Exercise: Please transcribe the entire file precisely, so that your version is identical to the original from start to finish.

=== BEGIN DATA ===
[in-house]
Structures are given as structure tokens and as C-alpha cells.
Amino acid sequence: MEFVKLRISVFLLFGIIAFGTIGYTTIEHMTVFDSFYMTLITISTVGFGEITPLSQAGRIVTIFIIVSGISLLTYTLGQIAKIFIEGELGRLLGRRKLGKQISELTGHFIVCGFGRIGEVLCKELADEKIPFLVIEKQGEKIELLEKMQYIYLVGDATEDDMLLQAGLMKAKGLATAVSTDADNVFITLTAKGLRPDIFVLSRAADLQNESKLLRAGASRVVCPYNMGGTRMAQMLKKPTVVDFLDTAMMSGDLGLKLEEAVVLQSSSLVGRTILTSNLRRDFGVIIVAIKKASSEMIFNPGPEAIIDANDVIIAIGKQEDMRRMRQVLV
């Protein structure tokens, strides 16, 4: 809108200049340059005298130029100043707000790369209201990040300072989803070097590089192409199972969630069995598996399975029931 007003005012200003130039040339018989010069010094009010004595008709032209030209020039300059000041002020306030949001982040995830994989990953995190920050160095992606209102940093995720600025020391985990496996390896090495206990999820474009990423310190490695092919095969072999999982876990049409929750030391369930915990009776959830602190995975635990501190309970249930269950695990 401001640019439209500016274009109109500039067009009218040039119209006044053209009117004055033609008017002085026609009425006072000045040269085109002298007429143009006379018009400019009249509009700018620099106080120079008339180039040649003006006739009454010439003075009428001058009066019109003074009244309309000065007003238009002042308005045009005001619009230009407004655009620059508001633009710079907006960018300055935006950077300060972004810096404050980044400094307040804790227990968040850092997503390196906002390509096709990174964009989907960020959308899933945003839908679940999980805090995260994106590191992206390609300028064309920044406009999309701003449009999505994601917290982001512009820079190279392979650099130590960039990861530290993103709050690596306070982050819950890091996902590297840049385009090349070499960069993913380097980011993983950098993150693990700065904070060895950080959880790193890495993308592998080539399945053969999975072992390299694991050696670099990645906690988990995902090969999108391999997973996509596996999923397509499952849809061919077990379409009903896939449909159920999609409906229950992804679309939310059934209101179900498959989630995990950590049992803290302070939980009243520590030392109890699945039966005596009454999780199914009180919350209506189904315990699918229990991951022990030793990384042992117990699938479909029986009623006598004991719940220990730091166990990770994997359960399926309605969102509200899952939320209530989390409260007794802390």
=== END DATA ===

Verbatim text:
[in-house]
Structures are given as structure tokens and as C-alpha cells.
Amino acid sequence: MEFVKLRISVFLLFGIIAFGTIGYTTIEHMTVFDSFYMTLITISTVGFGEITPLSQAGRIVTIFIIVSGISLLTYTLGQIAKIFIEGELGRLLGRRKLGKQISELTGHFIVCGFGRIGEVLCKELADEKIPFLVIEKQGEKIELLEKMQYIYLVGDATEDDMLLQAGLMKAKGLATAVSTDADNVFITLTAKGLRPDIFVLSRAADLQNESKLLRAGASRVVCPYNMGGTRMAQMLKKPTVVDFLDTAMMSGDLGLKLEEAVVLQSSSLVGRTILTSNLRRDFGVIIVAIKKASSEMIFNPGPEAIIDANDVIIAIGKQEDMRRMRQVLV
């Protein structure tokens, strides 16, 4: 809108200049340059005298130029100043707000790369209201990040300072989803070097590089192409199972969630069995598996399975029931 007003005012200003130039040339018989010069010094009010004595008709032209030209020039300059000041002020306030949001982040995830994989990953995190920050160095992606209102940093995720600025020391985990496996390896090495206990999820474009990423310190490695092919095969072999999982876990049409929750030391369930915990009776959830602190995975635990501190309970249930269950695990 401001640019439209500016274009109109500039067009009218040039119209006044053209009117004055033609008017002085026609009425006072000045040269085109002298007429143009006379018009400019009249509009700018620099106080120079008339180039040649003006006739009454010439003075009428001058009066019109003074009244309309000065007003238009002042308005045009005001619009230009407004655009620059508001633009710079907006960018300055935006950077300060972004810096404050980044400094307040804790227990968040850092997503390196906002390509096709990174964009989907960020959308899933945003839908679940999980805090995260994106590191992206390609300028064309920044406009999309701003449009999505994601917290982001512009820079190279392979650099130590960039990861530290993103709050690596306070982050819950890091996902590297840049385009090349070499960069993913380097980011993983950098993150693990700065904070060895950080959880790193890495993308592998080539399945053969999975072992390299694991050696670099990645906690988990995902090969999108391999997973996509596996999923397509499952849809061919077990379409009903896939449909159920999609409906229950992804679309939310059934209101179900498959989630995990950590049992803290302070939980009243520590030392109890699945039966005596009454999780199914009180919350209506189904315990699918229990991951022990030793990384042992117990699938479909029986009623006598004991719940220990730091166990990770994997359960399926309605969102509200899952939320209530989390409260007794802390």